This section is from "The Horticulturist, And Journal Of Rural Art And Rural Taste", by P. Barry, A. J. Downing, J. Jay Smith, Peter B. Mead, F. W. Woodward, Henry T. Williams. Also available from Amazon: Horticulturist and Journal of Rural Art and Rural Taste.
This is the largest and most striking of the hardy Yuccas. It is, in fact, an evergreen shrub, growing two to five feet high, with its woody stem or trunk, clothed with tares almost to the ground. The end of each leaf is terminated by a dark spine, which has given rise to the popular name of " Adam's Needle." The leaves are broad, stiff, and dark green, and hare much of the picturesque effect of those of the Aloe. The flower stalk is generally about four feet high, branching out symmetrically on every side, (see fig. from Arb. Brit.,) but in strong plants is frequently much higher than a man's head. The blossoms, which open in July and August, are bell shaped, pale white within, marked by a pale purple stripe on the outside of the petals.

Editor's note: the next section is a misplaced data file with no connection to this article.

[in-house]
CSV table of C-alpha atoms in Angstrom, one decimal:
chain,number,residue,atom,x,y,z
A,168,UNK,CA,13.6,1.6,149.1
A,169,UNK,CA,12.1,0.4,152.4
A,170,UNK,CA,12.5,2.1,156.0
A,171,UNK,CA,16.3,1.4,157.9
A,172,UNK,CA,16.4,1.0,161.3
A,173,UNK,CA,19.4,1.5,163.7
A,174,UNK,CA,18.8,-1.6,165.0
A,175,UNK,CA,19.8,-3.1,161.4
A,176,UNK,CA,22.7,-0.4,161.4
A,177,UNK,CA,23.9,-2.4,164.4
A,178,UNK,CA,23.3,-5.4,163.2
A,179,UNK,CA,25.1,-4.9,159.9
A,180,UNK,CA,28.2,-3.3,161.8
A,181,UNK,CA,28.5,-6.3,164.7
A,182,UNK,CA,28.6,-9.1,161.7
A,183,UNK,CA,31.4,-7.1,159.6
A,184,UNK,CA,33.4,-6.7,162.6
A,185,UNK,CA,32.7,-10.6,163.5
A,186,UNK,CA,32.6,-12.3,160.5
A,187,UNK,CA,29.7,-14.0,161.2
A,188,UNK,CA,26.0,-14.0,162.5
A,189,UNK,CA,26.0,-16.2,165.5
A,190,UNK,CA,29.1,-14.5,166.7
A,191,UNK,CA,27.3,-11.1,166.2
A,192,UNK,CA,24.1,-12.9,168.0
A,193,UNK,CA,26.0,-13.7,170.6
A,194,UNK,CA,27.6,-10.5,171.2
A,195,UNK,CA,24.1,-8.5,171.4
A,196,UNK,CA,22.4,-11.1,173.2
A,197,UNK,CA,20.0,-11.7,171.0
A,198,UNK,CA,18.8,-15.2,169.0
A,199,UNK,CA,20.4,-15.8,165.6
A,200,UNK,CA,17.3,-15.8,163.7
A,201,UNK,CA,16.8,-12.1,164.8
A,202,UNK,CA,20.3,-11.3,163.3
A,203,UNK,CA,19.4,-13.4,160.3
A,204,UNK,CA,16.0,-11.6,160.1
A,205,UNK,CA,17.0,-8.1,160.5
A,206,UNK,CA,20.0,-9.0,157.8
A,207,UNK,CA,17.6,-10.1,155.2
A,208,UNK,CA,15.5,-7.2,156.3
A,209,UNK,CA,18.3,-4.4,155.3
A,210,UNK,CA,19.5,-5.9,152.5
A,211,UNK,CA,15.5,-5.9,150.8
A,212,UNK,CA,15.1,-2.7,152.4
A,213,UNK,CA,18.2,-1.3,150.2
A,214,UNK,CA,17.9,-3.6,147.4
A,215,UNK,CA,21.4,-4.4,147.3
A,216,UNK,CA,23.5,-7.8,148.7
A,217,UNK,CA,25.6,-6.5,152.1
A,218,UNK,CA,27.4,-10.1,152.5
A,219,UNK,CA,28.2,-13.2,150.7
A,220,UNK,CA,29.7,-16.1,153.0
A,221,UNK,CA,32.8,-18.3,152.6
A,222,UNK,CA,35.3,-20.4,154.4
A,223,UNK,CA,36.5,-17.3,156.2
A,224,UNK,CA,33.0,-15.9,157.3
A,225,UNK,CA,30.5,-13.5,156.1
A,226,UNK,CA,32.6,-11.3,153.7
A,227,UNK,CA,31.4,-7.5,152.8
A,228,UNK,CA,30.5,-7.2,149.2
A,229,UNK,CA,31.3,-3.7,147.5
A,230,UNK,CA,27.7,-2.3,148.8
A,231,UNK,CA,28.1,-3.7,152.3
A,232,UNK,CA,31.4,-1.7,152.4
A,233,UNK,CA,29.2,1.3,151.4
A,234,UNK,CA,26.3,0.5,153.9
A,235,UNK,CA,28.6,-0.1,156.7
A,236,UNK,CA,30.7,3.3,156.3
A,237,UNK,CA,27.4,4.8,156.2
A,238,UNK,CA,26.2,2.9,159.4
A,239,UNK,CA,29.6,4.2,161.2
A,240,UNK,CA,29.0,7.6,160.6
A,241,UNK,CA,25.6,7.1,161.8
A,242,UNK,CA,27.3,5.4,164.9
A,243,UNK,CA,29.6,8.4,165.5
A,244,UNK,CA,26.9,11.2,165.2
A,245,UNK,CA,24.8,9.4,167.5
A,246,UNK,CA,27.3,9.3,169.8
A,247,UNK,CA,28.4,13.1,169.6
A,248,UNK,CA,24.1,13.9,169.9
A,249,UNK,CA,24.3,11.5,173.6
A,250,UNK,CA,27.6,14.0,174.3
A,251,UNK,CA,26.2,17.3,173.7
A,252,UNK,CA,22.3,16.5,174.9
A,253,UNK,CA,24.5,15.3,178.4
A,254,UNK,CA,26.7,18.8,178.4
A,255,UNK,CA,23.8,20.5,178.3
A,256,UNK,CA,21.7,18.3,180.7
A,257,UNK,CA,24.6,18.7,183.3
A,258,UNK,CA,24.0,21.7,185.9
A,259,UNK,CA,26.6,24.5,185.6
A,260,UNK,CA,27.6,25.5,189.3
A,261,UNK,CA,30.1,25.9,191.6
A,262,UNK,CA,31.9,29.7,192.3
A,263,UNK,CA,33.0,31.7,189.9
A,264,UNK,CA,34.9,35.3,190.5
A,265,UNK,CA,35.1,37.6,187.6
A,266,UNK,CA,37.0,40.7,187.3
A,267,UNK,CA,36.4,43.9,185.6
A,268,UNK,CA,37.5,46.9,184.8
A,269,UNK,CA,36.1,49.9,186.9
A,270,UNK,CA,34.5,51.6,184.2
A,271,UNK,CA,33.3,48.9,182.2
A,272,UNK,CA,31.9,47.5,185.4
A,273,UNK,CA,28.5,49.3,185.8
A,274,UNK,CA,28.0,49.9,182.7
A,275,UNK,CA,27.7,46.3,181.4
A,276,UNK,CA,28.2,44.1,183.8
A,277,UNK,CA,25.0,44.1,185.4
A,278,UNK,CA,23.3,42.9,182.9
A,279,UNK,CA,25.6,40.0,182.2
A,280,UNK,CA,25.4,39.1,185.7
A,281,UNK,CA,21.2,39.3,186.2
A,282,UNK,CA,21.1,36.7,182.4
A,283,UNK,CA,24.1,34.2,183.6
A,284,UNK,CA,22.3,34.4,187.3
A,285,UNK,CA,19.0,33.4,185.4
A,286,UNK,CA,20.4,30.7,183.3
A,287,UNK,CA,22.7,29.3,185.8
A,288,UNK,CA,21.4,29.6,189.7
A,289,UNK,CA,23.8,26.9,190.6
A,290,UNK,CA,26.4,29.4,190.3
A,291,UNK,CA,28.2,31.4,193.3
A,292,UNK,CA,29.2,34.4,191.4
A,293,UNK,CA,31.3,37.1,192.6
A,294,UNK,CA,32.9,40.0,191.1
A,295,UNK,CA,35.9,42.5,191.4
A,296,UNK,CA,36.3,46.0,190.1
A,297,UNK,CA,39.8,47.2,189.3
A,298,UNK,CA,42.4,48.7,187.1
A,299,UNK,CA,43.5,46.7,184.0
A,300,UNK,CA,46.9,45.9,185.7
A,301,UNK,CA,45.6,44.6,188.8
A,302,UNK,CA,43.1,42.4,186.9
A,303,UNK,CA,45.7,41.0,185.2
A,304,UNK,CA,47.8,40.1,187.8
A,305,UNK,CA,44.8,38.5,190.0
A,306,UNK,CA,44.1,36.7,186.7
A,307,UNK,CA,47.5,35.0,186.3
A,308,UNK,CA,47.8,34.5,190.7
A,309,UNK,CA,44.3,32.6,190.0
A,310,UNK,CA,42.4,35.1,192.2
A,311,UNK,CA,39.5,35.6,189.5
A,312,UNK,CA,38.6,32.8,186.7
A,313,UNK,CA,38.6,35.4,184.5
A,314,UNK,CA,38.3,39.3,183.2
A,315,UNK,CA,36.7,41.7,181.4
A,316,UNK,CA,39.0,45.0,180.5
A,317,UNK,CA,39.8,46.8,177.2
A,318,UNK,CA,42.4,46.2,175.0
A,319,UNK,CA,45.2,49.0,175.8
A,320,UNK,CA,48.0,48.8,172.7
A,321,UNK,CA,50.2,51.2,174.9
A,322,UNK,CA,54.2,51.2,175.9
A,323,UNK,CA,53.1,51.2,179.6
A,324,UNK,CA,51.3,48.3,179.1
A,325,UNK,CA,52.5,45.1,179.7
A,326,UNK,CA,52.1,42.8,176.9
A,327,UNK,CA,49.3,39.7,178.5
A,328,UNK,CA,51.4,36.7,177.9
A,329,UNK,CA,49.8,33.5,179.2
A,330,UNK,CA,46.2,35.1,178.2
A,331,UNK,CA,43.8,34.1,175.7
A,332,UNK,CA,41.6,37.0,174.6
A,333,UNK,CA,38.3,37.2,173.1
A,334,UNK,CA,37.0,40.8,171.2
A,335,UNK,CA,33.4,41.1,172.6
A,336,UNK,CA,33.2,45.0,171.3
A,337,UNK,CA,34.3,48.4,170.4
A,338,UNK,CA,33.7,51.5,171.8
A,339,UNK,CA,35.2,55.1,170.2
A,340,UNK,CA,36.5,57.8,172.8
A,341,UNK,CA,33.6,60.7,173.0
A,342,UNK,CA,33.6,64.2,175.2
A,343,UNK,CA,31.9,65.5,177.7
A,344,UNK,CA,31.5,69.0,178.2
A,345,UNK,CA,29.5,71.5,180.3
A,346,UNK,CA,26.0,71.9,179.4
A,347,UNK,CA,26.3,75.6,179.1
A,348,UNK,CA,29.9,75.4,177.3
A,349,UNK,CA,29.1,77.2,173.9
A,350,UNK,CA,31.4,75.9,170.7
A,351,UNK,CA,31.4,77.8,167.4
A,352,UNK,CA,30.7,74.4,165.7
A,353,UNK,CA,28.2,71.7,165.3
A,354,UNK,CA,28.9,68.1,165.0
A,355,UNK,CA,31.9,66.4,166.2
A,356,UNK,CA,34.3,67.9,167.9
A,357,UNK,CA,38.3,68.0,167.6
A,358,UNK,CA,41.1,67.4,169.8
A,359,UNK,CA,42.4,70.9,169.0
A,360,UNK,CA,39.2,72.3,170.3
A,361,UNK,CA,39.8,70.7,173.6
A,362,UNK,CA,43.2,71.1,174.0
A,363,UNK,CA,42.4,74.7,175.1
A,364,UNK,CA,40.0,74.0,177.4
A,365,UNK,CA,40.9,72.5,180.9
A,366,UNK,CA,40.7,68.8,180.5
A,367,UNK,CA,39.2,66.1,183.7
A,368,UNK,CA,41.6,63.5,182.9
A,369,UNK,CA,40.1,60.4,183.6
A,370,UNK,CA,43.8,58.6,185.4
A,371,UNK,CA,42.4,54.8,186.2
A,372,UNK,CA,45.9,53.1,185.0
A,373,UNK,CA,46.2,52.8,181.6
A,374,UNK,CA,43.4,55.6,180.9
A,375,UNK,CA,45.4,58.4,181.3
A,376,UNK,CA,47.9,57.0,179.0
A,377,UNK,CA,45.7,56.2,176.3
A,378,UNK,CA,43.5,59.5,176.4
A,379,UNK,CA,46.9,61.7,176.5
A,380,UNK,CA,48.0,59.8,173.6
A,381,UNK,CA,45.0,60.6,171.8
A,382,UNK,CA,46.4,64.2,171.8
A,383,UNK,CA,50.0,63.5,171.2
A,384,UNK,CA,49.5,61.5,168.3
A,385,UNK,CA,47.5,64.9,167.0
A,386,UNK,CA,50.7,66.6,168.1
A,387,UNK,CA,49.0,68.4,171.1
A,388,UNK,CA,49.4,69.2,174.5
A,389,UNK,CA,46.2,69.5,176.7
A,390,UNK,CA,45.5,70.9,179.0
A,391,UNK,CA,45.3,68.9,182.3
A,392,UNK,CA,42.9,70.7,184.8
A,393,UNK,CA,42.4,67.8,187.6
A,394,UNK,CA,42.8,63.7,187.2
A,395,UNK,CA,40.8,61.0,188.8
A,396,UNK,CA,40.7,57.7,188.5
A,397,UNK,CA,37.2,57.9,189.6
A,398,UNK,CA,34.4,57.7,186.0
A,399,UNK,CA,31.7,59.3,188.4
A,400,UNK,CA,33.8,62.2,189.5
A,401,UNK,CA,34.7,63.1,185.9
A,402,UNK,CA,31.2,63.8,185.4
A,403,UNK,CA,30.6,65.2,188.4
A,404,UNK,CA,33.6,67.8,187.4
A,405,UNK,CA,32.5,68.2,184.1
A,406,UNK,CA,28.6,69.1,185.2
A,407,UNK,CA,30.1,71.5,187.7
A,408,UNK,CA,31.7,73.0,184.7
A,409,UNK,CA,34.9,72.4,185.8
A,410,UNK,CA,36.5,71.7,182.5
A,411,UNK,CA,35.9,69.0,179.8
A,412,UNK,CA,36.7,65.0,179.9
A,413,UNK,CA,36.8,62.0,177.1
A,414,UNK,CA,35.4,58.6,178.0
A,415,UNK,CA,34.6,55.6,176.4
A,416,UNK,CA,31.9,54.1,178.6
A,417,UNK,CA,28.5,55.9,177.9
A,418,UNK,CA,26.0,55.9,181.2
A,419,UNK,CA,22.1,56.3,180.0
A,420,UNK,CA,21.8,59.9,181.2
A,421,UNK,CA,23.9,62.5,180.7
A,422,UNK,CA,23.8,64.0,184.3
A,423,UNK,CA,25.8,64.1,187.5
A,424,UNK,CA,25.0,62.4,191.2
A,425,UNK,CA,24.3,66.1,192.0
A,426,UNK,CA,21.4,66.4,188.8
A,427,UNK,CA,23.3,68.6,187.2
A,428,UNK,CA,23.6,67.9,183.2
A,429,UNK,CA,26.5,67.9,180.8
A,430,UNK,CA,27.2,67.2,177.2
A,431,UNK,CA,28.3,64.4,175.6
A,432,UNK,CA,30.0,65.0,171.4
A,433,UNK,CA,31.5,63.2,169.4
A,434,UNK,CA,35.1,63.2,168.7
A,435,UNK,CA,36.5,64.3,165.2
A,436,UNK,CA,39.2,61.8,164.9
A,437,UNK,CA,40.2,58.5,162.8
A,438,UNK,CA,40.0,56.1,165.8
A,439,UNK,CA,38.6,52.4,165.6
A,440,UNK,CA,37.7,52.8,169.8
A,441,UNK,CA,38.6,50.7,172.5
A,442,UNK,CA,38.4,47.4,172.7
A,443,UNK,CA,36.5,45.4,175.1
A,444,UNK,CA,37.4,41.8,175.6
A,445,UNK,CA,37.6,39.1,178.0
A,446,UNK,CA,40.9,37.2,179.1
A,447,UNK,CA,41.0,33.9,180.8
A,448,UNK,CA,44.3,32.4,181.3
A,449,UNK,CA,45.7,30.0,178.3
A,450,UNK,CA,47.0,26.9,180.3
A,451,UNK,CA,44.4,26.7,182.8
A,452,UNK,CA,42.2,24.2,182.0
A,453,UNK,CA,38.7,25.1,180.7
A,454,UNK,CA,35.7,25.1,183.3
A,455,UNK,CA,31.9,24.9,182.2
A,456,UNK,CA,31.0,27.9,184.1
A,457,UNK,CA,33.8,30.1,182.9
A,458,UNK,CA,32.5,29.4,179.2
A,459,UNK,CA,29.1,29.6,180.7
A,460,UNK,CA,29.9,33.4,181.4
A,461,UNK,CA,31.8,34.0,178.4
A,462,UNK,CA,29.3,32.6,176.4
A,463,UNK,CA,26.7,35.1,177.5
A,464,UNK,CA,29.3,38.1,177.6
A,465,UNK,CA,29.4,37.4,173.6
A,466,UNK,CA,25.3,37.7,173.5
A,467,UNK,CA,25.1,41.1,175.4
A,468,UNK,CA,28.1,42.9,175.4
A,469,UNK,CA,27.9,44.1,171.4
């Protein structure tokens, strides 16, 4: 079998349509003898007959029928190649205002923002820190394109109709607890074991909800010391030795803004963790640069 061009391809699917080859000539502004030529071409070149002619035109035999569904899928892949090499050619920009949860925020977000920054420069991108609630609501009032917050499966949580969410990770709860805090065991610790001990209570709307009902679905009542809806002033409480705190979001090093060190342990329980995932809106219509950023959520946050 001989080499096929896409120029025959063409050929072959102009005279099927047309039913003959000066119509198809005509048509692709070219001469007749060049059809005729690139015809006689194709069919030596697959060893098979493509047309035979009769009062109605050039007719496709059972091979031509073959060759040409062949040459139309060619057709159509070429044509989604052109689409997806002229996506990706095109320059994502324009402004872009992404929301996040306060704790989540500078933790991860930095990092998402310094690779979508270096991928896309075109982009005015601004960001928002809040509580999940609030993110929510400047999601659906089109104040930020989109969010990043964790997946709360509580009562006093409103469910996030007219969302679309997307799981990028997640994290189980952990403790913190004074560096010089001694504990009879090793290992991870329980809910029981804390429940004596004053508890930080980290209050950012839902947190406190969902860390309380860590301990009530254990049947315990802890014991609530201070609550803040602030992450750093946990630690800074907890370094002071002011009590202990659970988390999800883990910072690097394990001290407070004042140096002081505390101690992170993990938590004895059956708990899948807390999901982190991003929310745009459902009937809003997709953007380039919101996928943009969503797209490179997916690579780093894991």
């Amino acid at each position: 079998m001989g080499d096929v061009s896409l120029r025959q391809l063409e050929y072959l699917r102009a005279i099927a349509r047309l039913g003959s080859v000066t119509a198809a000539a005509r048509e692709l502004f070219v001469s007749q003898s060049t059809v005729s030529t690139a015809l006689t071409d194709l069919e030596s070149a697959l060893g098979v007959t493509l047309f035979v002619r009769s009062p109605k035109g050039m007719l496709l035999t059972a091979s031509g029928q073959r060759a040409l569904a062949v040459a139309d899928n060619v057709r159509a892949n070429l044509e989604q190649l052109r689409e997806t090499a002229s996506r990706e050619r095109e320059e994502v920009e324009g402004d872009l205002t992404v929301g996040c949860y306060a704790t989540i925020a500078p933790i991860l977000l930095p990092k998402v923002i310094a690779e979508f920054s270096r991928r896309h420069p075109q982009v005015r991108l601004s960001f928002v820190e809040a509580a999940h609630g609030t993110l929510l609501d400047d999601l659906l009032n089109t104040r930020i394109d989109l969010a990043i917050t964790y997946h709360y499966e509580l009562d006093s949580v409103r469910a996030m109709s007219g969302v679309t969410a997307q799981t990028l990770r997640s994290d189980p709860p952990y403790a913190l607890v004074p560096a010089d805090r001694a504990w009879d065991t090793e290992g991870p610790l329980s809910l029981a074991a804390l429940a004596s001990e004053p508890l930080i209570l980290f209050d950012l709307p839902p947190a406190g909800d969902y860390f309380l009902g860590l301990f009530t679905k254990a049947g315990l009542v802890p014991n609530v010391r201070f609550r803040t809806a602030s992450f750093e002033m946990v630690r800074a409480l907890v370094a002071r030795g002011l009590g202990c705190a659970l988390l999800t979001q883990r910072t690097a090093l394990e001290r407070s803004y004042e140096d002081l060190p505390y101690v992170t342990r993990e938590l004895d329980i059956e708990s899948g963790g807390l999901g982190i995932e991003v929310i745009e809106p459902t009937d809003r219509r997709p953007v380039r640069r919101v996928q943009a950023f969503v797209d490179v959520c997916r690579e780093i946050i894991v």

The Adams' Needle is a native of both North and South America, being found wild as Jar north as Virginia, and as far south as Carthagena. Though not growing naturally, farther north than the former state, it is perfectly hardy as far north as Lake Erie - or wherever the peach ripiens regularly. About Washington, we hare noticed it in the fine pleasure grounds of Wm. Stone, Esq., growing most luxuriantly, springing up and flow* ering along the sides of the garden walks, with little or no care. About New York it sue seeds best in a perfectly dry subsoil - a deep sandy loam. Where it needs any protection, it is only that of a few branches of evergreens to keep off the sun. There is a variety of Y.gleriosa called superba - rather rarely seen, even in our best collections, which is stilt finer - being of taller and more tree-like growth, and bearing a greater profusion of pure white flowers.